Fluoridation anniversary approaches
January 20, 2014
This week marks the 69th anniversary of community water fluoridation.
The public health practice, proclaimed by the Centers for Disease Control and Prevention as one of 10 great public health achievements of the 20th century, began Jan. 25, 1945, at 4 p.m. in Grand Rapids, Mich.
According to the CDC, 210.7 million people, or 74.6 percent of the U.S. population on community water systems, had access to optimally fluoridated water in 2012.
View the CDC's recent Grand Rounds presentation, Community Water Fluoridation: A Vital 21st Century Public Health Intervention, at the agency's website.
The presentation explores the public health impact of community water fluoridation, including challenges and opportunities for state and local partners.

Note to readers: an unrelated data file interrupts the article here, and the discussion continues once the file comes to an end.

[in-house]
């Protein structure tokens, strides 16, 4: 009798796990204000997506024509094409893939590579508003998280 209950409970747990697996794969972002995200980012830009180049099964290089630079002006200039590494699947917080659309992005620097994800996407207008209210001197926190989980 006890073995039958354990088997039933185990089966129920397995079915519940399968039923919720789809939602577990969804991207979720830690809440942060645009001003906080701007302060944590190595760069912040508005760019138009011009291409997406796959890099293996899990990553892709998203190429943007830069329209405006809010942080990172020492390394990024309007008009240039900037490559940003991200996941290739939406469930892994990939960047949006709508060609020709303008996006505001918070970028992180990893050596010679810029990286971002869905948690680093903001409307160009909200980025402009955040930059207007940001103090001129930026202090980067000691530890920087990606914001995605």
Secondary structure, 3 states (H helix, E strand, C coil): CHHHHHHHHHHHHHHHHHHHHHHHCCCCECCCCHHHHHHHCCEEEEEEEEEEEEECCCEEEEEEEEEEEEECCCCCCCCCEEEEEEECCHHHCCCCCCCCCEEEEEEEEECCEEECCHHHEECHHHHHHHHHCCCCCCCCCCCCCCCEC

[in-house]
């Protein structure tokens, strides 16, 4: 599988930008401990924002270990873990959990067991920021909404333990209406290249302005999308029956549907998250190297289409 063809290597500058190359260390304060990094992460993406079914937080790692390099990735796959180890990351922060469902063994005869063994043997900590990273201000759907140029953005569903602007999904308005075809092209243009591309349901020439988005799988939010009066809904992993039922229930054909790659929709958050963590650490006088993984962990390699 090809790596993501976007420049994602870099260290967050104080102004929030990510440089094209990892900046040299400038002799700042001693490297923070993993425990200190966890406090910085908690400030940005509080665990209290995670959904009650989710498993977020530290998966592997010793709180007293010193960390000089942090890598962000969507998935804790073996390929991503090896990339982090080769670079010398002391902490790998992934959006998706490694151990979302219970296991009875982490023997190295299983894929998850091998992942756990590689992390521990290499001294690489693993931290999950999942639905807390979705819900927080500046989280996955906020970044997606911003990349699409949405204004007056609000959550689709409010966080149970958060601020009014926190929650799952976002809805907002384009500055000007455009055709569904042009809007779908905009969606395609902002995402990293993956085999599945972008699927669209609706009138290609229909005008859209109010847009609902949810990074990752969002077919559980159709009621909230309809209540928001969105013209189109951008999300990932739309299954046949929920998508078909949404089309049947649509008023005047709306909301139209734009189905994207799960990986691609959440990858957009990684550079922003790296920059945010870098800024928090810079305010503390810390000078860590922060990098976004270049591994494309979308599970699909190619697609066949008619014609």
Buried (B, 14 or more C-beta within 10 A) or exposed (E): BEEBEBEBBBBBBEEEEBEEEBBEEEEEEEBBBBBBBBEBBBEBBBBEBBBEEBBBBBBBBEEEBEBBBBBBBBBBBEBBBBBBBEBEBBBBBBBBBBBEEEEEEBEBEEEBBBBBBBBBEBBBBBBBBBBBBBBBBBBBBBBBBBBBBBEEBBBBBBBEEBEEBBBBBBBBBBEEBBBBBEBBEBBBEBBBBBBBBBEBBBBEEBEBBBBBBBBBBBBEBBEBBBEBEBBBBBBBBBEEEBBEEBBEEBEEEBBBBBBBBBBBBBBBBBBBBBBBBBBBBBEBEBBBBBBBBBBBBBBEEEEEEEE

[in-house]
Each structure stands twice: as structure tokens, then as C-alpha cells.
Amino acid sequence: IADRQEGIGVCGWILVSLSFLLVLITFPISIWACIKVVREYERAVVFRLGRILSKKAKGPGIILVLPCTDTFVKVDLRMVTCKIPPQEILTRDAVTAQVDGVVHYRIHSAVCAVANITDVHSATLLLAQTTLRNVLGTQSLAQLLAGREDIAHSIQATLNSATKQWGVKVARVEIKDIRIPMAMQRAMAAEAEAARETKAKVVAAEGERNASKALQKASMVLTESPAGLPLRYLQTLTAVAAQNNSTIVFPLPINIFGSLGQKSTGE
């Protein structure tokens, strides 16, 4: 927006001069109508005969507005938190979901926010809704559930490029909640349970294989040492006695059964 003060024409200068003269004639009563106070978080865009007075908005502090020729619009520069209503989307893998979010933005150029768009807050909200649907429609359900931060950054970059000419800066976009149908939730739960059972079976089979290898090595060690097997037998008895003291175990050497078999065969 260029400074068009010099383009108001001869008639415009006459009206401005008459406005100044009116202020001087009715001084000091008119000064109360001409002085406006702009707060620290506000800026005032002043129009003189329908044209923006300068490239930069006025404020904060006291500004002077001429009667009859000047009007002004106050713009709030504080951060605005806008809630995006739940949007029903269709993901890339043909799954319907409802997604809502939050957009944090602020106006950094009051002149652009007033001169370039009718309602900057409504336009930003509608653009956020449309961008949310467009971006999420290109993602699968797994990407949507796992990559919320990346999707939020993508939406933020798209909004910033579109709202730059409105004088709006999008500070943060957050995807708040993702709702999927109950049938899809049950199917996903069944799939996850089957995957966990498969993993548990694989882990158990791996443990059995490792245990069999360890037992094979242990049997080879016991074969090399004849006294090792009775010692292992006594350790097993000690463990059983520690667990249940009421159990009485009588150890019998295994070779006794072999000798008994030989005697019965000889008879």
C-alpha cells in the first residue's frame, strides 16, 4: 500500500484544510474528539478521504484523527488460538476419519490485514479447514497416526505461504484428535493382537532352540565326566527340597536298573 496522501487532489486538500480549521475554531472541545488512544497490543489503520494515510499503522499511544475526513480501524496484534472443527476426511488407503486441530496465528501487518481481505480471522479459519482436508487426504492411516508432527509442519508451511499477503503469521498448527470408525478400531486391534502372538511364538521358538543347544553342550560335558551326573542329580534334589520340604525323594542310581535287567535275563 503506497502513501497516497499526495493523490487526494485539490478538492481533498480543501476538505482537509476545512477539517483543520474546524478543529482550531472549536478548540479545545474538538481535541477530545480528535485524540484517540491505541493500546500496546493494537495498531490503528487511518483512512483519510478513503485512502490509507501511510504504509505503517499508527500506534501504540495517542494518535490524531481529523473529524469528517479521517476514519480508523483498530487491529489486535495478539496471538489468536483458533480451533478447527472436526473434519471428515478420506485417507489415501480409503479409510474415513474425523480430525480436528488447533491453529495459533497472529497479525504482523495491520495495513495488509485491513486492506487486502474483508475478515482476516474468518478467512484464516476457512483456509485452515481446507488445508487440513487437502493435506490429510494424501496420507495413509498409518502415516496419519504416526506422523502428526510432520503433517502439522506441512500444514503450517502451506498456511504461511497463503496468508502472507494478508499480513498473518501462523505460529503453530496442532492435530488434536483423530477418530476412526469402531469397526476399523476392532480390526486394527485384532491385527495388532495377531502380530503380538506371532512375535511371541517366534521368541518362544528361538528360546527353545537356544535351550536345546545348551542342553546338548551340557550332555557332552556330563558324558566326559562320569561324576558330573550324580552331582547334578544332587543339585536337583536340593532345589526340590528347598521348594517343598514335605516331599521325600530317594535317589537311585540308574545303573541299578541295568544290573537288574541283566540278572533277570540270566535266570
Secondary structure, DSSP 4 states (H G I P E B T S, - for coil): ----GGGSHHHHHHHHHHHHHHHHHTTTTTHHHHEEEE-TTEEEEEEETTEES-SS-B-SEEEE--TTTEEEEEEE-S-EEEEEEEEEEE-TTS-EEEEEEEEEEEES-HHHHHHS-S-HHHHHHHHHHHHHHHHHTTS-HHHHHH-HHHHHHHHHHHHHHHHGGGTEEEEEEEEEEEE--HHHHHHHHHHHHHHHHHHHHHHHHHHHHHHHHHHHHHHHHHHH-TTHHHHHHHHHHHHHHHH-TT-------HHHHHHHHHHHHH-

The ADA's Action for Dental Health: Dentists Making a Difference—a multifaceted campaign to reduce the numbers of adults and children with untreated dental disease—supports community water fluoridation as an effective and cost-efficient method to bring disease prevention to communities nationwide. One of the goals of the Action for Dental Health campaign is to ensure that 80 percent of Americans on public water systems have access to optimally fluoridated drinking water by 2020. See more on the campaign on the website.
For more fluoridation statistics, guidelines and recommendations, fact sheets, and FAQs, visit CDC.gov.
For more on ADA fluoridation policy and statements, resources, news, and more, visit ADA.org/fluoride.